Edited by PurpleJesus, 22 August 2010 - 11:05 AM.


#6 ThoughtPhreaker

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Posted 22 August 2010 - 07:38 PM

http://shop.ebay.com...ngle chip modem

The datasheets for these seem to be a tad more common, but a bit prohibitive if you want to spend just $25 for the whole project. Tell us if this works out, it looks promising :) .



#7 logicerr

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Posted 23 August 2010 - 04:43 PM

Thanks for the advice, guys.

I guess dialing in pulse makes sense. I'd also like to leech some power from the line, but I can't find a circuit that I'm confident will do this well in less than 15+ parts..

That chip does look good. I have some of the ICs I mentioned in my first post on the way already, but if I get some extra cash I'll pick up some of those too.

Progress is a bit slow for various reasons but I'll keep you updated.

#8 ThoughtPhreaker

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Posted 23 August 2010 - 09:45 PM

If you're going to be dialing in pulse, just be careful. I'm not sure exactly how the phenomenon works, but on some lines, a phone will interperate dialpulses as ringing. If you're going to be using said device from a line that you'd rather avoid causing a disturbance on, make sure you can avoid this problem.

#9 PurpleJesus

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Posted 24 August 2010 - 11:52 AM

Oh.. doubtful this is what you need, but with some ingenuity I think you could use it to scan for tones other then just carriers and maybe keep the total cost down.

From the jist of it, you wire the audio to an ADC port of the micro. Then watch for when the voltage crosses zero. Take the average, do some math, you have a frequency ... Assuming the audio stays still long enough that is.

Not sure if you are wanting this, but I thought it was interesting.

FSK modem simulator

#10 systems_glitch

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Posted 24 August 2010 - 01:28 PM

You /should/ be able to do this without a modem chip. In fact, I'm pretty sure you can do it with a comparator and a filter, or an op-amp with a filtering feedback network. Modems usually answer the line by blasting 2100-2200 Hz down the wire (that's what you hear when you first dial one), so you can create a tuned feedback network around an op-amp with its peak at 2150 Hz. When you get an AC output of a certain level (peak detector/comparator/uC ADC would work here), you know something is sending 2100 Hz. As long as the roll-off of the tuned circuit is sharp enough, you should be able to get a reliable detector out of it.

Now I really wish I had a POTS line...

#11 logicerr

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Posted 24 August 2010 - 02:58 PM

Interesting about the pulse dialing.. Maybe because it ends up looking like an AC signal somehow?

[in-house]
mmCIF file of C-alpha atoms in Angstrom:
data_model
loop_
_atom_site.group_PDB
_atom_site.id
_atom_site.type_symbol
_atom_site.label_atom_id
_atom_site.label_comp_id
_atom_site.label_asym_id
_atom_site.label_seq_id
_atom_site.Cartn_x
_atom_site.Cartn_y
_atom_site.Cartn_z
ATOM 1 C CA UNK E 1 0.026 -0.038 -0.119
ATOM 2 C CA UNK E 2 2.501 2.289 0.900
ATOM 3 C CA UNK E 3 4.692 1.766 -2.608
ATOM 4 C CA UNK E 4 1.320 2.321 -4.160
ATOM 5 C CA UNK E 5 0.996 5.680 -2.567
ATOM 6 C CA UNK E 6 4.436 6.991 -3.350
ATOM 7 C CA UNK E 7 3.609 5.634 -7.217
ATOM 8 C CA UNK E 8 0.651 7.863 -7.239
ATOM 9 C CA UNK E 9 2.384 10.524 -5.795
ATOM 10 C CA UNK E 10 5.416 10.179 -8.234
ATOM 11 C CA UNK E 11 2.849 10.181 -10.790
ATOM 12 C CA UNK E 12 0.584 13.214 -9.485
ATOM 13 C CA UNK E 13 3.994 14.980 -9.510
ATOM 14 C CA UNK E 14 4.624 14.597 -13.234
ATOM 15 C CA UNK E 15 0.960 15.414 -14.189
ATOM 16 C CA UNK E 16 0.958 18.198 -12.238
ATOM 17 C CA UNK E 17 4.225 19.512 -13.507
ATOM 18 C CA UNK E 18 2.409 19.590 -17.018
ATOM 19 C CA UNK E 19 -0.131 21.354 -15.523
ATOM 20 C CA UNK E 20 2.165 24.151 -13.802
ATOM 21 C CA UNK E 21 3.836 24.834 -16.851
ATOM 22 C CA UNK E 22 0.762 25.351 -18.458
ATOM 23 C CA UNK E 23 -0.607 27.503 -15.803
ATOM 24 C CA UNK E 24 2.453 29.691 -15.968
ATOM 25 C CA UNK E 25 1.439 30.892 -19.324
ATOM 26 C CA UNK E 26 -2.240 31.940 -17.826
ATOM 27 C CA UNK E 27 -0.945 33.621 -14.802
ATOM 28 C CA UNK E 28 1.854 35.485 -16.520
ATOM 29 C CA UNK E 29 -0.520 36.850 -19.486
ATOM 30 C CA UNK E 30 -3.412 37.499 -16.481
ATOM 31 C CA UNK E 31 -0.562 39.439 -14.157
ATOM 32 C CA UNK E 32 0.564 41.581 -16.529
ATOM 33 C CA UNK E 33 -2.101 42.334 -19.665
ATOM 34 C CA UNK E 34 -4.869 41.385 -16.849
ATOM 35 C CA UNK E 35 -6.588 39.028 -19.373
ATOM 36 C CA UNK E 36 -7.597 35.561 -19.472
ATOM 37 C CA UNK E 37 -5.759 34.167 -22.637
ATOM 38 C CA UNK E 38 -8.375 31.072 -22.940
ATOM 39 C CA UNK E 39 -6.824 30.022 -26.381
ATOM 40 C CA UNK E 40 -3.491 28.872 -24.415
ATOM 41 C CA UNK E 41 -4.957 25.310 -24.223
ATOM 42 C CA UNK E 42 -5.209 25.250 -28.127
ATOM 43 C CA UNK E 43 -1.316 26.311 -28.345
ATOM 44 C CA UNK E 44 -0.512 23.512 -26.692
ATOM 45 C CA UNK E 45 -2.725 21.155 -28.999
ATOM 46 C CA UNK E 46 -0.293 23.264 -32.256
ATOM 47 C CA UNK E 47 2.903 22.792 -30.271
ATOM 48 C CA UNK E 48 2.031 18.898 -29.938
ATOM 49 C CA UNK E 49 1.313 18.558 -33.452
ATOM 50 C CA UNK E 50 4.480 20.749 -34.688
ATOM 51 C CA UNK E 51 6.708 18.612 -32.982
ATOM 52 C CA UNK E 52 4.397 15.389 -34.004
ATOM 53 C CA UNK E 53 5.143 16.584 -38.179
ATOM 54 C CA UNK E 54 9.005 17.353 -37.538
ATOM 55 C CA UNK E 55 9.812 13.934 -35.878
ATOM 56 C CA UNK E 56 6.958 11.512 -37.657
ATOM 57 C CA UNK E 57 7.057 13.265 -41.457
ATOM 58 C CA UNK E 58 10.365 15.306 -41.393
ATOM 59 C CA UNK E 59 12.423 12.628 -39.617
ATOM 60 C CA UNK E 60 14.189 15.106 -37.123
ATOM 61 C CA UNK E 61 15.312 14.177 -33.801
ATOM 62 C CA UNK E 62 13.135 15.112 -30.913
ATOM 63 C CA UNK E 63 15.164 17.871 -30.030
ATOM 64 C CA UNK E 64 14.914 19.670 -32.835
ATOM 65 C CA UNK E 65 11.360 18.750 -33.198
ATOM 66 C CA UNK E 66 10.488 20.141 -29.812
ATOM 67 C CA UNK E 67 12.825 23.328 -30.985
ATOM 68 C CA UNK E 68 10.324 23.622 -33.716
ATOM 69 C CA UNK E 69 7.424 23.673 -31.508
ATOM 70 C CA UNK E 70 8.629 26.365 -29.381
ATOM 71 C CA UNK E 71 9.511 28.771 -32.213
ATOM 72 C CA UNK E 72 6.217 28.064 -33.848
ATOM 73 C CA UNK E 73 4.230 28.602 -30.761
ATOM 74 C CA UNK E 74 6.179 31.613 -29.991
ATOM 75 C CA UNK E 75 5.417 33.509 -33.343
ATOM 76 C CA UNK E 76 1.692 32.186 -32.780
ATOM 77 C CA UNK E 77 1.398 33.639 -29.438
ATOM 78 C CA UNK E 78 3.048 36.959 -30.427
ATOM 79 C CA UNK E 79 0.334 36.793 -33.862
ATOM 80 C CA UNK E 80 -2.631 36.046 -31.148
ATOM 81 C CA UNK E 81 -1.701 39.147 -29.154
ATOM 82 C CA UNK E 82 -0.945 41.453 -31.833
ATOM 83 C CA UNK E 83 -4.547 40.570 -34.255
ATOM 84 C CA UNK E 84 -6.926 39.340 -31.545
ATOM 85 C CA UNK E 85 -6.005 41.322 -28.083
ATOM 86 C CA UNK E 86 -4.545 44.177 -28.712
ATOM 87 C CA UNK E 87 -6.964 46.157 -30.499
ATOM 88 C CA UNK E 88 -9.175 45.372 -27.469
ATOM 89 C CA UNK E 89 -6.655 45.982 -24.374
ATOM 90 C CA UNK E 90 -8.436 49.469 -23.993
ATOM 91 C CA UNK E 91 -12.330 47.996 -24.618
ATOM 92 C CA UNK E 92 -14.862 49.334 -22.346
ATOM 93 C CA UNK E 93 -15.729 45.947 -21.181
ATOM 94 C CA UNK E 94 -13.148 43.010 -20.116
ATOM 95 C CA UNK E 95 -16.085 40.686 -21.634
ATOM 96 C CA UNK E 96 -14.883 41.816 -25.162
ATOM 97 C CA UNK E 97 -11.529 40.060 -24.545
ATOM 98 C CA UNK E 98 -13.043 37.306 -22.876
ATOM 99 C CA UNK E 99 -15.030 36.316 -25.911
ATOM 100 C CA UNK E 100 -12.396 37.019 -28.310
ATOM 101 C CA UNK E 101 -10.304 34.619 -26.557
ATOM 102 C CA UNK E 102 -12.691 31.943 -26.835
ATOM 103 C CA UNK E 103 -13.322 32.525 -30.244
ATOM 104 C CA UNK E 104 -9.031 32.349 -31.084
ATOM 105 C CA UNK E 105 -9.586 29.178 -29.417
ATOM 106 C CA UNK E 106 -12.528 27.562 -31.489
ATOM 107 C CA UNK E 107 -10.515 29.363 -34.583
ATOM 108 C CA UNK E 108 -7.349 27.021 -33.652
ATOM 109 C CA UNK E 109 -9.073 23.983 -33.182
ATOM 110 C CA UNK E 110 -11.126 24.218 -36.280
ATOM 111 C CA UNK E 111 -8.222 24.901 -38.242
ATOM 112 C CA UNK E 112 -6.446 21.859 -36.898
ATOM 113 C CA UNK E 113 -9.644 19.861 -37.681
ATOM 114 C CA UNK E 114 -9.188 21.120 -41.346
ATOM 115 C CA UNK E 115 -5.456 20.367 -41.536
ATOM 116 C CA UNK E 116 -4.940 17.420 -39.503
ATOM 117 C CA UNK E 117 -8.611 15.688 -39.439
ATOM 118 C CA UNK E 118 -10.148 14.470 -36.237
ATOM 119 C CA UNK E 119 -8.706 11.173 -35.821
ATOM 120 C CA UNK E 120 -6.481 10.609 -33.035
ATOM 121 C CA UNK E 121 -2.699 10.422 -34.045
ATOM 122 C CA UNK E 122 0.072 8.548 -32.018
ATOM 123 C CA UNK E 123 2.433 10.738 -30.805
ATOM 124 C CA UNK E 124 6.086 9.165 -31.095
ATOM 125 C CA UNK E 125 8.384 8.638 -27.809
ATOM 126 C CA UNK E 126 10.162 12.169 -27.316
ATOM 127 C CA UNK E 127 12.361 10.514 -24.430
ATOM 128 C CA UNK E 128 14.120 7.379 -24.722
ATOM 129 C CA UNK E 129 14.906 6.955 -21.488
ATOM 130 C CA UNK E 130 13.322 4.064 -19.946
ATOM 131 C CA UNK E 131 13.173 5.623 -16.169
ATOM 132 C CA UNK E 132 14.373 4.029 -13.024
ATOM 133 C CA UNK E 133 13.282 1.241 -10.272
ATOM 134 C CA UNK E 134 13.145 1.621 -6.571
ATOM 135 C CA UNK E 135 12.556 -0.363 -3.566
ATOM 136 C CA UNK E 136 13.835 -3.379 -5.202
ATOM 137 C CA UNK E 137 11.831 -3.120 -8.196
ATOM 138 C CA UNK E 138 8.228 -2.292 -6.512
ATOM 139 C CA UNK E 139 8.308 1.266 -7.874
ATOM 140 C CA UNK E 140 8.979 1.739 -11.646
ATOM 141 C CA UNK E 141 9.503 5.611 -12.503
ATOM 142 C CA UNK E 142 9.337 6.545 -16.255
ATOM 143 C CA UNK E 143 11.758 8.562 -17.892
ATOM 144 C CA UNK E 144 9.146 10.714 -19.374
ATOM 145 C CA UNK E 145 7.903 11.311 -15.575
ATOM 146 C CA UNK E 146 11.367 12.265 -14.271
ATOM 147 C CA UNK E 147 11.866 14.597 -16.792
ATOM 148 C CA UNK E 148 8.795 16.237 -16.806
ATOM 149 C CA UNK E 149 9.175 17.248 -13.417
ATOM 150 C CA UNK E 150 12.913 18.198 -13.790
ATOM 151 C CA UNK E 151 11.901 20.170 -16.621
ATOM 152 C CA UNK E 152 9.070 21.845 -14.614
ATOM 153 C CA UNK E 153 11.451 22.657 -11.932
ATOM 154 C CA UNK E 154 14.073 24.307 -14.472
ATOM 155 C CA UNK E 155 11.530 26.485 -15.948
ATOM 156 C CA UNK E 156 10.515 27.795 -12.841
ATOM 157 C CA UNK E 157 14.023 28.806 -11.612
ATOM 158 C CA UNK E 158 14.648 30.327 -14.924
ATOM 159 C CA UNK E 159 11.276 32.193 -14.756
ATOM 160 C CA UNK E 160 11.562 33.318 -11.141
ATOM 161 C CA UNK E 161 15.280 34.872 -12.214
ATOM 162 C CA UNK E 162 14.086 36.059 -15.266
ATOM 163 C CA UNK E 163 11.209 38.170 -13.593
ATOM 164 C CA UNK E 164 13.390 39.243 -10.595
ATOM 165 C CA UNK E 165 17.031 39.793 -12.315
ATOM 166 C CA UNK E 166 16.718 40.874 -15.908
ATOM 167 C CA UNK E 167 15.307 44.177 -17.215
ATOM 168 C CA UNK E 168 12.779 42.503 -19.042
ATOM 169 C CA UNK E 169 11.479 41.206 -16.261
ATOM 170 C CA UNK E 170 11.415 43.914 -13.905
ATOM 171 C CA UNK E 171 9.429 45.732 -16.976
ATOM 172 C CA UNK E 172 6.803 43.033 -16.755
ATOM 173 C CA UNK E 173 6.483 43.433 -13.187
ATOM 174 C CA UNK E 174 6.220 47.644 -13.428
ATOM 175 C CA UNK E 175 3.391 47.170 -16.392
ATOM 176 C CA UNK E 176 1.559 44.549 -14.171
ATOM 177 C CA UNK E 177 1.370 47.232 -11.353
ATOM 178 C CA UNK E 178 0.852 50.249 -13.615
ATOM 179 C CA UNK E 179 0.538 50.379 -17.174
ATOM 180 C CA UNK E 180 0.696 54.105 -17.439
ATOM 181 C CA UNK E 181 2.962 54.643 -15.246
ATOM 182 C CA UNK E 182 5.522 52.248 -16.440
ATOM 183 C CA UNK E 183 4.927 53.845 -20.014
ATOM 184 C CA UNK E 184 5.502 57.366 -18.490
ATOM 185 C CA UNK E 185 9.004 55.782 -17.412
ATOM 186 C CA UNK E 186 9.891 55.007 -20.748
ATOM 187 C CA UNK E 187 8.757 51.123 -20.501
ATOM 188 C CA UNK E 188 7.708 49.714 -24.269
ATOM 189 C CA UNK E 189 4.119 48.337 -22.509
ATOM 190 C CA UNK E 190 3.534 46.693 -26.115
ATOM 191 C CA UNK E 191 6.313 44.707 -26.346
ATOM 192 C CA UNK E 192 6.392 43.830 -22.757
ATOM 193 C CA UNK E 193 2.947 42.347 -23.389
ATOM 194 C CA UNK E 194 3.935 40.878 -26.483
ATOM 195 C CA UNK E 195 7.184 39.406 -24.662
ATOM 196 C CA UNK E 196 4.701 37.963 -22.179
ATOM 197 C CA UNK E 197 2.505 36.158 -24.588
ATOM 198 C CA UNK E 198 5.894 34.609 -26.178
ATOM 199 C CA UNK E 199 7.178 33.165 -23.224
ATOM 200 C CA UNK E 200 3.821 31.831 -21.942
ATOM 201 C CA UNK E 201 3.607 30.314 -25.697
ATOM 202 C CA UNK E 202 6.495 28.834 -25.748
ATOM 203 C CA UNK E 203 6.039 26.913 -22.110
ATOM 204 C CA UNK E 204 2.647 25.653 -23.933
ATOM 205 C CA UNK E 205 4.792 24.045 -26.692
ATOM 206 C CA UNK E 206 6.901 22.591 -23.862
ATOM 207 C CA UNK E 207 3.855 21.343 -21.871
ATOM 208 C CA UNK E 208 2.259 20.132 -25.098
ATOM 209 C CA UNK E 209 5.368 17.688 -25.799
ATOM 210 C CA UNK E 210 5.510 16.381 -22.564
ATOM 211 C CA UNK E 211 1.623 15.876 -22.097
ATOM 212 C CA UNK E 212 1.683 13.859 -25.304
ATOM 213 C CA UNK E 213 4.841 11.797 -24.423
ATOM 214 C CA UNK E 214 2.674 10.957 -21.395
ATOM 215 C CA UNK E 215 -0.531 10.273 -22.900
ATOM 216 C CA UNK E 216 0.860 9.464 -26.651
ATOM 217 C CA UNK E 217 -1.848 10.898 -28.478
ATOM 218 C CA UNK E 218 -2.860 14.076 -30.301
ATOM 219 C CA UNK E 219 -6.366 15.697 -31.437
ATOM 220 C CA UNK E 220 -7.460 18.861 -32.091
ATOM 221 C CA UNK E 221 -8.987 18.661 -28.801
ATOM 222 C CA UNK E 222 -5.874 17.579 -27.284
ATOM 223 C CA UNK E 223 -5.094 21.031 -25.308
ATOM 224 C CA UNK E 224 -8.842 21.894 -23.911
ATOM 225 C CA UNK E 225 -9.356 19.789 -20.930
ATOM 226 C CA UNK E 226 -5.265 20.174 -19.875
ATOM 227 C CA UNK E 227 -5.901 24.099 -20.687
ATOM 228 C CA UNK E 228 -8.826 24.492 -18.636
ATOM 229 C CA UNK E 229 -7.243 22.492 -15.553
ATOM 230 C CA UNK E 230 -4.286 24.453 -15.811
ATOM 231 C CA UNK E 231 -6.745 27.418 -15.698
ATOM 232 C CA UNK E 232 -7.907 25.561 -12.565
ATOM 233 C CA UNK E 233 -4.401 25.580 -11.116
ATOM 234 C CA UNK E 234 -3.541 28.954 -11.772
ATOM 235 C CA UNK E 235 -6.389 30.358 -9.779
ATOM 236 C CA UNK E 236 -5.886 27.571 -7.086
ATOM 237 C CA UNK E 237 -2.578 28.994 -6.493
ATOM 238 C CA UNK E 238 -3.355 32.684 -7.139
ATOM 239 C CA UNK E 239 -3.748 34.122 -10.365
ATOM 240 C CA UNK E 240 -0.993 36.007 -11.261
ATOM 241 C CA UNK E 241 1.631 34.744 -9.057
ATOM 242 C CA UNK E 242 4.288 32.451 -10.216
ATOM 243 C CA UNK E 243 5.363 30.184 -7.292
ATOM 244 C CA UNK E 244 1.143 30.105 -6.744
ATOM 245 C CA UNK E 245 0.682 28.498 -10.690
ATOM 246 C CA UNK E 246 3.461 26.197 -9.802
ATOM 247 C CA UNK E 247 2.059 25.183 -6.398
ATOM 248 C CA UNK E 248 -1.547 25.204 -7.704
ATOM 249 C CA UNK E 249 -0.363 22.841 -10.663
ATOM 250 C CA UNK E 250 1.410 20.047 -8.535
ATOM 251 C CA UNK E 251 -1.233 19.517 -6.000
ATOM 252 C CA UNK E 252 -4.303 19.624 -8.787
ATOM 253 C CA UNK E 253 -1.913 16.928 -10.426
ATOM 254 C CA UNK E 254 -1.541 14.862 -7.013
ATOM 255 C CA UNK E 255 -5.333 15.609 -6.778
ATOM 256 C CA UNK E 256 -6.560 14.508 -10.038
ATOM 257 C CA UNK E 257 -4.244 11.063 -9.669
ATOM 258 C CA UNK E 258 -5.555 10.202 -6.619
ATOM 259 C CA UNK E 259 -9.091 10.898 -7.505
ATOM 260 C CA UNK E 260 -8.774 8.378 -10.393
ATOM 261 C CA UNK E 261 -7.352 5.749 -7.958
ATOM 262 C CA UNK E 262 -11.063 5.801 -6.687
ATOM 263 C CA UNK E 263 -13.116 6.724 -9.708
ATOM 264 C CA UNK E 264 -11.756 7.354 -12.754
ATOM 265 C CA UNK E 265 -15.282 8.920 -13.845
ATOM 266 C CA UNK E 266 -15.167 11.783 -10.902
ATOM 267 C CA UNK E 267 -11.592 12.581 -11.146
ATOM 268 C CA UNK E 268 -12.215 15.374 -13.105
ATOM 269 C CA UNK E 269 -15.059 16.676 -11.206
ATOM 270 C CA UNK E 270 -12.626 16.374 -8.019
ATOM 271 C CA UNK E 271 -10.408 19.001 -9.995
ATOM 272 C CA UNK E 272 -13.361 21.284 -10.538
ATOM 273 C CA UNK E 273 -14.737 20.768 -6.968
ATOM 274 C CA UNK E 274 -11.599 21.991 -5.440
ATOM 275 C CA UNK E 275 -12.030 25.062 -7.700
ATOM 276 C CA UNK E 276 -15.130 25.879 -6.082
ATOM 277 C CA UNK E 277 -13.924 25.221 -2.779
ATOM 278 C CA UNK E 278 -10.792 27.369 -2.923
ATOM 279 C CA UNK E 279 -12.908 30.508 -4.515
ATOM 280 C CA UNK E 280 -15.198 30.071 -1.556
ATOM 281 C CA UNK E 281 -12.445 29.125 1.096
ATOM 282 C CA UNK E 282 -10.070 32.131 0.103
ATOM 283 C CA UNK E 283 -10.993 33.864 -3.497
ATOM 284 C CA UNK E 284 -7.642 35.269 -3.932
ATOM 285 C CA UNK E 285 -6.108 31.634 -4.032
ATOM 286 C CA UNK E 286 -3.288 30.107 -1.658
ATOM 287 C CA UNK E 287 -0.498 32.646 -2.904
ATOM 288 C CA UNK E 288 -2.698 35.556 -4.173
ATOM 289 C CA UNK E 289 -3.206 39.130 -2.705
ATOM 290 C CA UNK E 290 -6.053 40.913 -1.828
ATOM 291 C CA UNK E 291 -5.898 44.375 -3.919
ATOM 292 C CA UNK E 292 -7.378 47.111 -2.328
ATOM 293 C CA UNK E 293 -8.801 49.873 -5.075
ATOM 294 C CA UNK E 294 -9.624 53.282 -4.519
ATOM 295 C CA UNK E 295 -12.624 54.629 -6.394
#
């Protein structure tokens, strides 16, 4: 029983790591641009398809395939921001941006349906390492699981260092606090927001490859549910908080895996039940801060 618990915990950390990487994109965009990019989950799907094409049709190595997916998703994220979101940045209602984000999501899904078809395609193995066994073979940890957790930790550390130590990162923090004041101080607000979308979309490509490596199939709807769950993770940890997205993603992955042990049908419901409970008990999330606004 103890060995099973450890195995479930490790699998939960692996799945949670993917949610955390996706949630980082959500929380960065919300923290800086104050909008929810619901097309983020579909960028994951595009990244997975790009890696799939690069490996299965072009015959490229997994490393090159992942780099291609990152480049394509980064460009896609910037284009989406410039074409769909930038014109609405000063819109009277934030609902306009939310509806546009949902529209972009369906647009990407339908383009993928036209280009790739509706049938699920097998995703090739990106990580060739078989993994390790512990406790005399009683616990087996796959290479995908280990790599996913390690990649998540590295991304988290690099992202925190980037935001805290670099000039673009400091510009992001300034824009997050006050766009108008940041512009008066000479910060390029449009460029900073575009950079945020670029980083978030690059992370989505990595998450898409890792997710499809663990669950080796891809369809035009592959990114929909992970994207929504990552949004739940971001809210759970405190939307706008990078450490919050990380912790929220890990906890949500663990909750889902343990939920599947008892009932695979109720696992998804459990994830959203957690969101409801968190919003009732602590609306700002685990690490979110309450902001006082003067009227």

That FSK appnote is cool as hell.

I am using the AVR, so I could probably use the ADC to look at zero crossings, but the math to get that done is way beyond me right now.. I've seen the code but I don't nearly understand it.

I'd also considered looking for specific tones with some simple external hardware, but I'd have to work with a finite set of tones, and I'm not sure what exactly I would look for. What would you guys say would take priority? And faxes would also get marked positive for the connect tone.. Not that it would be so difficult to weed them out. Around here it's probably about 10 fax machines to 1 data modem.

It turns out I actually have a 73K212AL kicking around the house. It's in an old Z80-based credit card terminal that I was messing with, but I might remove it to play with it. The modems I ordered should get here in the next few days, too.

I've been working on the code to get things started. I think it should be easy enough to generate DTMF, so I'll probably just do that. That also gives me an easy way to report numbers that connected. Could leave a list as a message in a voice mail or something similar.

I'll keep working on my code for the MC145443s in the mail. It's reasonably modular, so adding support for new modems shouldn't require a total re-write.

Once I get the basics working, is there a toll free range you'd recommend testing it on? That's still probably pretty far off, but it doesn't really stop me from thinking about it.

#12 dinscurge

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Posted 08 October 2010 - 05:34 PM

Interesting about the pulse dialing.. Maybe because it ends up looking like an AC signal somehow?


maybe dials to fast?

#13 ThoughtPhreaker

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Posted 08 October 2010 - 07:11 PM

I doubt it, 10 IPS has been standard since before forever ago. If you're within spec, usually it means something else is at fault.

By the way, if you're still looking for a range to try it out on, take a look at 440-233-34xx. It's not toll-free, but it's a Macy's data center. You'll find a ton of modems in it.